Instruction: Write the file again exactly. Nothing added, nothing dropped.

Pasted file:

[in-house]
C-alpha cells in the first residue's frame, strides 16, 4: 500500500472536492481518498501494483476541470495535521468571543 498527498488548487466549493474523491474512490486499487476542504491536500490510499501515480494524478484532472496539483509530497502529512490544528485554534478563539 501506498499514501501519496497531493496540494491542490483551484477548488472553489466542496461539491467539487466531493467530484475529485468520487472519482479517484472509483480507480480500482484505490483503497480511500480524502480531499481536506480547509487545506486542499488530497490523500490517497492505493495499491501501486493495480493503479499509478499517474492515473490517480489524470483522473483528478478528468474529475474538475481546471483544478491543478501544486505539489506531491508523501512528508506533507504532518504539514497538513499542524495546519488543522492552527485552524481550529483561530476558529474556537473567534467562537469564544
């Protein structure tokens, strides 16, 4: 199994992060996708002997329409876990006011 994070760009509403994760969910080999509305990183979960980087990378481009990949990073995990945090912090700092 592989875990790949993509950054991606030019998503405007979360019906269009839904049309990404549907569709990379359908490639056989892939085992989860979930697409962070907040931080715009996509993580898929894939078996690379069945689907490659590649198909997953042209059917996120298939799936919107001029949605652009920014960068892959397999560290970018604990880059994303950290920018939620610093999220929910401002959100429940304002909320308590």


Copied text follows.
[in-house]
C-alpha cells in the first residue's frame, strides 16, 4: 500500500472536492481518498501494483476541470495535521468571543 498527498488548487466549493474523491474512490486499487476542504491536500490510499501515480494524478484532472496539483509530497502529512490544528485554534478563539 501506498499514501501519496497531493496540494491542490483551484477548488472553489466542496461539491467539487466531493467530484475529485468520487472519482479517484472509483480507480480500482484505490483503497480511500480524502480531499481536506480547509487545506486542499488530497490523500490517497492505493495499491501501486493495480493503479499509478499517474492515473490517480489524470483522473483528478478528468474529475474538475481546471483544478491543478501544486505539489506531491508523501512528508506533507504532518504539514497538513499542524495546519488543522492552527485552524481550529483561530476558529474556537473567534467562537469564544
């Protein structure tokens, strides 16, 4: 199994992060996708002997329409876990006011 994070760009509403994760969910080999509305990183979960980087990378481009990949990073995990945090912090700092 592989875990790949993509950054991606030019998503405007979360019906269009839904049309990404549907569709990379359908490639056989892939085992989860979930697409962070907040931080715009996509993580898929894939078996690379069945689907490659590649198909997953042209059917996120298939799936919107001029949605652009920014960068892959397999560290970018604990880059994303950290920018939620610093999220929910401002959100429940304002909320308590």